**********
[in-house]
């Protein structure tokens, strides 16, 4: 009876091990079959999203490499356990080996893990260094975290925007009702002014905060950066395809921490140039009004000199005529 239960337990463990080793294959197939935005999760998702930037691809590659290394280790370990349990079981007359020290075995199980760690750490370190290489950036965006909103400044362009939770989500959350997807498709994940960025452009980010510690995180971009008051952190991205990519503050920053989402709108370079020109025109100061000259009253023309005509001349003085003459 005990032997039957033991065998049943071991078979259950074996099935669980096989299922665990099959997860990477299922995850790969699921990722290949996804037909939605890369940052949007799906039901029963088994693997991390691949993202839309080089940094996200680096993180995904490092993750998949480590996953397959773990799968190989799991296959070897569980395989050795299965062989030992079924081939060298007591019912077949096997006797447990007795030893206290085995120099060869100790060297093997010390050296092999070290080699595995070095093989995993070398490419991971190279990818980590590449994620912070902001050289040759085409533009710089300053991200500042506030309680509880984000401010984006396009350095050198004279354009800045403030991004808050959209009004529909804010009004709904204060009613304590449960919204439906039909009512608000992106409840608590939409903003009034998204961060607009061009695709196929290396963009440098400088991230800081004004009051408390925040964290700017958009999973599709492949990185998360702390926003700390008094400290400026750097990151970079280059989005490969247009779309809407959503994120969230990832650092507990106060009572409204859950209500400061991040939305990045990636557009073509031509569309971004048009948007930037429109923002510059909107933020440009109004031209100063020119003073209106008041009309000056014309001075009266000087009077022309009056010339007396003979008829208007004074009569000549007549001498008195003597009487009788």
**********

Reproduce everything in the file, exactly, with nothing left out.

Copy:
[in-house]
């Protein structure tokens, strides 16, 4: 009876091990079959999203490499356990080996893990260094975290925007009702002014905060950066395809921490140039009004000199005529 239960337990463990080793294959197939935005999760998702930037691809590659290394280790370990349990079981007359020290075995199980760690750490370190290489950036965006909103400044362009939770989500959350997807498709994940960025452009980010510690995180971009008051952190991205990519503050920053989402709108370079020109025109100061000259009253023309005509001349003085003459 005990032997039957033991065998049943071991078979259950074996099935669980096989299922665990099959997860990477299922995850790969699921990722290949996804037909939605890369940052949007799906039901029963088994693997991390691949993202839309080089940094996200680096993180995904490092993750998949480590996953397959773990799968190989799991296959070897569980395989050795299965062989030992079924081939060298007591019912077949096997006797447990007795030893206290085995120099060869100790060297093997010390050296092999070290080699595995070095093989995993070398490419991971190279990818980590590449994620912070902001050289040759085409533009710089300053991200500042506030309680509880984000401010984006396009350095050198004279354009800045403030991004808050959209009004529909804010009004709904204060009613304590449960919204439906039909009512608000992106409840608590939409903003009034998204961060607009061009695709196929290396963009440098400088991230800081004004009051408390925040964290700017958009999973599709492949990185998360702390926003700390008094400290400026750097990151970079280059989005490969247009779309809407959503994120969230990832650092507990106060009572409204859950209500400061991040939305990045990636557009073509031509569309971004048009948007930037429109923002510059909107933020440009109004031209100063020119003073209106008041009309000056014309001075009266000087009077022309009056010339007396003979008829208007004074009569000549007549001498008195003597009487009788």